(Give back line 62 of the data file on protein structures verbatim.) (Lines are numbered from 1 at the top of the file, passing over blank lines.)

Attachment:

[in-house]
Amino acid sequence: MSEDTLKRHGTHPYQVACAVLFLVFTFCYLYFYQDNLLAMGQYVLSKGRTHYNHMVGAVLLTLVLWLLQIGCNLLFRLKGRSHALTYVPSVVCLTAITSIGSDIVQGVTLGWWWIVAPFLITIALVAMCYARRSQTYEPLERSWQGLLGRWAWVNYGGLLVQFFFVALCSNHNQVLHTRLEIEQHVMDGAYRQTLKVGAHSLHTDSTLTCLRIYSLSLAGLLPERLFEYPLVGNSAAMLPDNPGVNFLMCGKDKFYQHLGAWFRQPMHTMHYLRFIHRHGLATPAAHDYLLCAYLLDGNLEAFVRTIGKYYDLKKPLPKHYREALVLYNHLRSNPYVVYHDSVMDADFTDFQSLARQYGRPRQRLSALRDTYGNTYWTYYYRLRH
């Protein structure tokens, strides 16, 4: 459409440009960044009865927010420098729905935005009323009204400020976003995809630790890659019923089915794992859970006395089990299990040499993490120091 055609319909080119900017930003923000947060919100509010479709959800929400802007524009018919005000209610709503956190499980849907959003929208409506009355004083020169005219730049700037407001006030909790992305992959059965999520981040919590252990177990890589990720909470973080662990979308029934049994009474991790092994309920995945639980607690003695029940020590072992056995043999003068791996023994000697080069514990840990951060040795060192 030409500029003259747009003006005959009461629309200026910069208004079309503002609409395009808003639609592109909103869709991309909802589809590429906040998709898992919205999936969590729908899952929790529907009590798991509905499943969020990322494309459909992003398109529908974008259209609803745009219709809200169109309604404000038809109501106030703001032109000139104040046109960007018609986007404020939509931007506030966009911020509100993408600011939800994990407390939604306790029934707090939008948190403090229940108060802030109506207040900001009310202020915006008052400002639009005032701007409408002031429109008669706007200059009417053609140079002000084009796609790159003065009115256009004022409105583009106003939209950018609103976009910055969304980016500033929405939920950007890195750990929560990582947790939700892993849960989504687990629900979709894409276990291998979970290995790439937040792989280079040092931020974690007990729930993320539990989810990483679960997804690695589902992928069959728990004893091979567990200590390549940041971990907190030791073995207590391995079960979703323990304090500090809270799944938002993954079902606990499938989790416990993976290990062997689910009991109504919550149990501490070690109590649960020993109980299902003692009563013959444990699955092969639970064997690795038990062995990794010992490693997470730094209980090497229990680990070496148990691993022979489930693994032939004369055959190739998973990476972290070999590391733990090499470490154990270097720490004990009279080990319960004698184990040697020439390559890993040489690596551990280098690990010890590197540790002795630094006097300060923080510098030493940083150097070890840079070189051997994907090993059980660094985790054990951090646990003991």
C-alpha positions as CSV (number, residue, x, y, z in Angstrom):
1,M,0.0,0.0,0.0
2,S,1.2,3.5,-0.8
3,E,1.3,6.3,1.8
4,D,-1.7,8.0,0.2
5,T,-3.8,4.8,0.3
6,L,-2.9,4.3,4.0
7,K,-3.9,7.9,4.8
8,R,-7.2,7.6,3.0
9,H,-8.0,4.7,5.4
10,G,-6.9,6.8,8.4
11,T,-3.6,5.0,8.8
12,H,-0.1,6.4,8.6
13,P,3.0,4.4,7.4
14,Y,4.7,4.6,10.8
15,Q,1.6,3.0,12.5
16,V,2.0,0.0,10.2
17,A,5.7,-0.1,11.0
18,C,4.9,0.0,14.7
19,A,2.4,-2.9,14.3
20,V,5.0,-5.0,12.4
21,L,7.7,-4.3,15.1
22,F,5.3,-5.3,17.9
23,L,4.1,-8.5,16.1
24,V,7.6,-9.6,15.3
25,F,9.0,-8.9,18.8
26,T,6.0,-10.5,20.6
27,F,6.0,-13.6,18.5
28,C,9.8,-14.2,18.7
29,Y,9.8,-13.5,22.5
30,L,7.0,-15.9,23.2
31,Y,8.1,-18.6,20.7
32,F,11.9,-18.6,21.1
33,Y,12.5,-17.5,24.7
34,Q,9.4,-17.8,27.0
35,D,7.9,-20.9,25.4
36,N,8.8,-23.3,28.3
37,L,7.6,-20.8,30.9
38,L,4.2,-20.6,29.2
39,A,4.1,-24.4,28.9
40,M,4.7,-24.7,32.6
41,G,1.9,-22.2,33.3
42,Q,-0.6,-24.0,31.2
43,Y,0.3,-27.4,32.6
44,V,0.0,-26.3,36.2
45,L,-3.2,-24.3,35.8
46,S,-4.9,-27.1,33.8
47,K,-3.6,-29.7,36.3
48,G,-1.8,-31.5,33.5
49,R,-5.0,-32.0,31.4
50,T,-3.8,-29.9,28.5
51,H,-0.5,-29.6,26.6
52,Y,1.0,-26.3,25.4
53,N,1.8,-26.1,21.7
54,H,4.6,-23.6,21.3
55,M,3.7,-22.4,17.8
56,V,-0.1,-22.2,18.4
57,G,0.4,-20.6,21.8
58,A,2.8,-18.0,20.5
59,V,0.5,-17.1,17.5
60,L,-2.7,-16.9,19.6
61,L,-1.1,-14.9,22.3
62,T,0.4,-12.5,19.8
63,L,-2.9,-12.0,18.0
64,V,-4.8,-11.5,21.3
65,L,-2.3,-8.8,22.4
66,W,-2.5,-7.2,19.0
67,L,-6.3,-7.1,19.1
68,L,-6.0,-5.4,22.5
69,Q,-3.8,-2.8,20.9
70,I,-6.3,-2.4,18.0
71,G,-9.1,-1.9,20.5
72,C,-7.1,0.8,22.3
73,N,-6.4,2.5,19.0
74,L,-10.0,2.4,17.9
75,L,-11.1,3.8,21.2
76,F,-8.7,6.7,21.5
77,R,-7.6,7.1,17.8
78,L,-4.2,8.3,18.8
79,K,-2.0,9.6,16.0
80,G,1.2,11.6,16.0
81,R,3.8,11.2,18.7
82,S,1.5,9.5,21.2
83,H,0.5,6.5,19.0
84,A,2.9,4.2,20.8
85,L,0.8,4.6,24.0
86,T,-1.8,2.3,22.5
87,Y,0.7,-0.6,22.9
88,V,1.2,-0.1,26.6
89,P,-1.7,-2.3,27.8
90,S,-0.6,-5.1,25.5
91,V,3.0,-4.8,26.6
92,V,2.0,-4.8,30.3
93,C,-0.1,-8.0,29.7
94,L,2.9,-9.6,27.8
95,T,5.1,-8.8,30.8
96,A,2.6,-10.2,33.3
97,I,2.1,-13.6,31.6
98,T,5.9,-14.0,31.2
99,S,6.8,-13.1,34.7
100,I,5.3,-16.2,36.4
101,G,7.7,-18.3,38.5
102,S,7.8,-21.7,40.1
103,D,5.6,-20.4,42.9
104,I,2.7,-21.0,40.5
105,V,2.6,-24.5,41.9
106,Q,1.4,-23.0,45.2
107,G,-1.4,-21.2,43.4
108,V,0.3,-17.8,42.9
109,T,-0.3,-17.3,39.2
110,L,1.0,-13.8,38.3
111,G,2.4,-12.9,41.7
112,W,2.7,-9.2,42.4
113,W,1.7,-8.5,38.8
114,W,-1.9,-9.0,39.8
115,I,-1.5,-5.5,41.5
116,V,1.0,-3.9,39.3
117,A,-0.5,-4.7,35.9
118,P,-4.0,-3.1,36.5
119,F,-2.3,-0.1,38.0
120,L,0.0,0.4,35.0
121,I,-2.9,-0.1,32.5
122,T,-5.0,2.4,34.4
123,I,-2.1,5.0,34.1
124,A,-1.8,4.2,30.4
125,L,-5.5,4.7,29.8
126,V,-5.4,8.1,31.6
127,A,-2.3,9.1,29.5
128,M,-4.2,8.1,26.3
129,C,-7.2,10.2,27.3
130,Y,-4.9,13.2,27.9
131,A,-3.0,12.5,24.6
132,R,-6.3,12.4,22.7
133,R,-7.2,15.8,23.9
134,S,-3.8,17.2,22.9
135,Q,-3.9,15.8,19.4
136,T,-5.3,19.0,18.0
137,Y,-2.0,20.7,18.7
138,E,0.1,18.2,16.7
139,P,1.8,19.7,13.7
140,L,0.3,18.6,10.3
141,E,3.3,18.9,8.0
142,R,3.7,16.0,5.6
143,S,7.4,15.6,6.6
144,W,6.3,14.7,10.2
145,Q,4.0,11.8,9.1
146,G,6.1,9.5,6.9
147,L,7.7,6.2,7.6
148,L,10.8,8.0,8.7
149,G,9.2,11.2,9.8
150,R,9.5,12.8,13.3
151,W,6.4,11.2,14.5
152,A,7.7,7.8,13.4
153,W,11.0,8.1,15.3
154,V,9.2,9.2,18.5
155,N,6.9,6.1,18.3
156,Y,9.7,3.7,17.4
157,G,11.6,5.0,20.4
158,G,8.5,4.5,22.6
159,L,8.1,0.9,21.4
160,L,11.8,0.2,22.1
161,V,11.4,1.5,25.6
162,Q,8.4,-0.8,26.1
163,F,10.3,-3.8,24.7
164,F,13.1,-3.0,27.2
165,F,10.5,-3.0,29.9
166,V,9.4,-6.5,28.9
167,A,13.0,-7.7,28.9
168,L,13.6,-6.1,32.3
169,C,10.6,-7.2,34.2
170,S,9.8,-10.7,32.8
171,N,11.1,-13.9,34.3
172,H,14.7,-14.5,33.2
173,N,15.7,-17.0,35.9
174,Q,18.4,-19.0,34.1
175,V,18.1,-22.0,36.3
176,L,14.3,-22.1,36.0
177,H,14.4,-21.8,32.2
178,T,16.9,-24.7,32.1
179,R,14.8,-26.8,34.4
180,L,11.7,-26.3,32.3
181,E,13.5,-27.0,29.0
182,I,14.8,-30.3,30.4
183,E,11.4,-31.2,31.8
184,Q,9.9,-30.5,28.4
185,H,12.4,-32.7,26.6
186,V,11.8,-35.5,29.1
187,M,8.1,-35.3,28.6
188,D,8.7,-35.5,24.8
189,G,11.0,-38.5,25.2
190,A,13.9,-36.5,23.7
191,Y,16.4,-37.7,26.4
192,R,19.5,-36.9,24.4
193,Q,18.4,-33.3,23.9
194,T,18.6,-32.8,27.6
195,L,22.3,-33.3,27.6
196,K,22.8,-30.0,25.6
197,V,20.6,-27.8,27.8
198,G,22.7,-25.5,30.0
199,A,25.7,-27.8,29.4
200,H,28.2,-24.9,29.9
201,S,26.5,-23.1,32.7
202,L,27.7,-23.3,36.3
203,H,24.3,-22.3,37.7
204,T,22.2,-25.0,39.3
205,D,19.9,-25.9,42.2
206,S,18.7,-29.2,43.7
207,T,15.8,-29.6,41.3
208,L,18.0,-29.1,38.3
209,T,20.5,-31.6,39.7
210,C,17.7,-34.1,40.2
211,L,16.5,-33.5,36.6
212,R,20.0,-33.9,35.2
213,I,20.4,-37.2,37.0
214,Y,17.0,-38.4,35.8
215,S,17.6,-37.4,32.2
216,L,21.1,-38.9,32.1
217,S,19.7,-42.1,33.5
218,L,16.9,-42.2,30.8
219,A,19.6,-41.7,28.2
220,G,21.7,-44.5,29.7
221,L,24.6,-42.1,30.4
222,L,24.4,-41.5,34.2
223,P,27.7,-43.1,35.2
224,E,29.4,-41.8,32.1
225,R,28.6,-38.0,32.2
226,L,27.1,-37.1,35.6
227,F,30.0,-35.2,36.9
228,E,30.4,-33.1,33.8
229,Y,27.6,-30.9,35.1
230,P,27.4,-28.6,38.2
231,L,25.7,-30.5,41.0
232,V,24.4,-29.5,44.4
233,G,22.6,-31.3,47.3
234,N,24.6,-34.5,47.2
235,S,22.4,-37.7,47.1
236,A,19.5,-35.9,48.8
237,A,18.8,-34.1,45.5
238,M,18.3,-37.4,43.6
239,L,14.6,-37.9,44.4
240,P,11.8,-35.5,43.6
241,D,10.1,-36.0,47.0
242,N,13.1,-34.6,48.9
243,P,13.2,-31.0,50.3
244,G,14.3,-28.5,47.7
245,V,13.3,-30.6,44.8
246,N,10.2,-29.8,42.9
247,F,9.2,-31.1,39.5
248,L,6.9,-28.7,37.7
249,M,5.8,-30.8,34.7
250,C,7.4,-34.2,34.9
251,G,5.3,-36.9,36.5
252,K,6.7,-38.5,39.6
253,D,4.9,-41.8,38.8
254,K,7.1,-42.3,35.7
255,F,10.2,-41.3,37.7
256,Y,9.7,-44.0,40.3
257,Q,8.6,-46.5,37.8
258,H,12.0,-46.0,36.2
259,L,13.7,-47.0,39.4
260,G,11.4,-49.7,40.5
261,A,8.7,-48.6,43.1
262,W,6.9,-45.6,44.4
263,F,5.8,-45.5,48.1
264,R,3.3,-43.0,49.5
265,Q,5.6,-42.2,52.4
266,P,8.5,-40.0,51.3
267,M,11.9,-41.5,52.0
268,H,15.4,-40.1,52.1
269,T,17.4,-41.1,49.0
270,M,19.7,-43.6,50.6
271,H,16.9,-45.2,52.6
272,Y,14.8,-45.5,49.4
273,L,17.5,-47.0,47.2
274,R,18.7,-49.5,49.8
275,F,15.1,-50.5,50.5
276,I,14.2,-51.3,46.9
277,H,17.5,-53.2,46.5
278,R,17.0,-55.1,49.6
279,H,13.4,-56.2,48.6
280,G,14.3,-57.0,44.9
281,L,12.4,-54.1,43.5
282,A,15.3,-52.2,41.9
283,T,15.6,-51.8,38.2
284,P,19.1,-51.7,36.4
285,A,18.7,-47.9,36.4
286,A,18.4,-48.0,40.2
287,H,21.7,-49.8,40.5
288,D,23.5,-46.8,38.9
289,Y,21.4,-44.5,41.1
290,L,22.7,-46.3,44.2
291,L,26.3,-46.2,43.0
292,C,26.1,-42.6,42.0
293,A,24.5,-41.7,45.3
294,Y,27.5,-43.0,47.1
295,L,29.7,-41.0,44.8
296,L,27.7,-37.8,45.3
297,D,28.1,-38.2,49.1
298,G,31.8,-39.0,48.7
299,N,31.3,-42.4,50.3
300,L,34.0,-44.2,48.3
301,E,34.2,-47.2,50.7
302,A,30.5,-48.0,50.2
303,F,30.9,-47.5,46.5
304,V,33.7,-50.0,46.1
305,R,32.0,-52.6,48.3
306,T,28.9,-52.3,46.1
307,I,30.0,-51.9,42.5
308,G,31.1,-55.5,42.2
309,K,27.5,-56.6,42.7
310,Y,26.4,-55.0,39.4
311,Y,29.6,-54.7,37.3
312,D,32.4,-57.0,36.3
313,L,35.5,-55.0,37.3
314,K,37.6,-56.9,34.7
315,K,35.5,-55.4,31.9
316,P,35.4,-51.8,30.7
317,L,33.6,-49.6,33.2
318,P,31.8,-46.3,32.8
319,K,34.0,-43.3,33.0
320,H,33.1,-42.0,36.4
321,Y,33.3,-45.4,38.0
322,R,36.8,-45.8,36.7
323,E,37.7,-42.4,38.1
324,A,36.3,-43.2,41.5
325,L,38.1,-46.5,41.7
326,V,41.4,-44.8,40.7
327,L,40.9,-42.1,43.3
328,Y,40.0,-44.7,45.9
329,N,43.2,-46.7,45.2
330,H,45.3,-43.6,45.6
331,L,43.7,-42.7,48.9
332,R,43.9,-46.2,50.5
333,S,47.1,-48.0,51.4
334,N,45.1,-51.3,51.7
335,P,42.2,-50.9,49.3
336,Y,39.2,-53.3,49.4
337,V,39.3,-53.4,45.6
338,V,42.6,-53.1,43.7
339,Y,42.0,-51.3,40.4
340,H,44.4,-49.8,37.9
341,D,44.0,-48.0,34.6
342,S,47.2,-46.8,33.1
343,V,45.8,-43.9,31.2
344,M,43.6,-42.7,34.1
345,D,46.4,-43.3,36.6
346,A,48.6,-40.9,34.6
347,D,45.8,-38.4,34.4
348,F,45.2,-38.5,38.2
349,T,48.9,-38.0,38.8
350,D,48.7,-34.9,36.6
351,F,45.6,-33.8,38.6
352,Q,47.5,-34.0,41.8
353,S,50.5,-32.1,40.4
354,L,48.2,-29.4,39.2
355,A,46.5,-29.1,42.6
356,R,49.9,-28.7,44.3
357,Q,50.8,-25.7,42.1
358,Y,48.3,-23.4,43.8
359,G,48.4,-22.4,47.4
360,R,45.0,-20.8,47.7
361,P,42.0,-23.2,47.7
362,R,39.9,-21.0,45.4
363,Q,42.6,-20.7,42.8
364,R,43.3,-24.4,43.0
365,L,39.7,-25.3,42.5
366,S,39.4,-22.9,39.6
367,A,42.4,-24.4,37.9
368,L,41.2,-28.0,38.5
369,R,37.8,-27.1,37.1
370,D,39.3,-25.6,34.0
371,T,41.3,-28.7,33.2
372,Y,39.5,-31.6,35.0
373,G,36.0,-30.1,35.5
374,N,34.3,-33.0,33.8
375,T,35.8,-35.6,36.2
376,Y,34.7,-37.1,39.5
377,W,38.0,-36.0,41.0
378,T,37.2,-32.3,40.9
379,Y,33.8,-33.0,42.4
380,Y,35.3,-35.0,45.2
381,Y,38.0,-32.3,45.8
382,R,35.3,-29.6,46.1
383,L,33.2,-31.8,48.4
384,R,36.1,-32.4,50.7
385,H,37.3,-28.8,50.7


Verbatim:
58,A,2.8,-18.0,20.5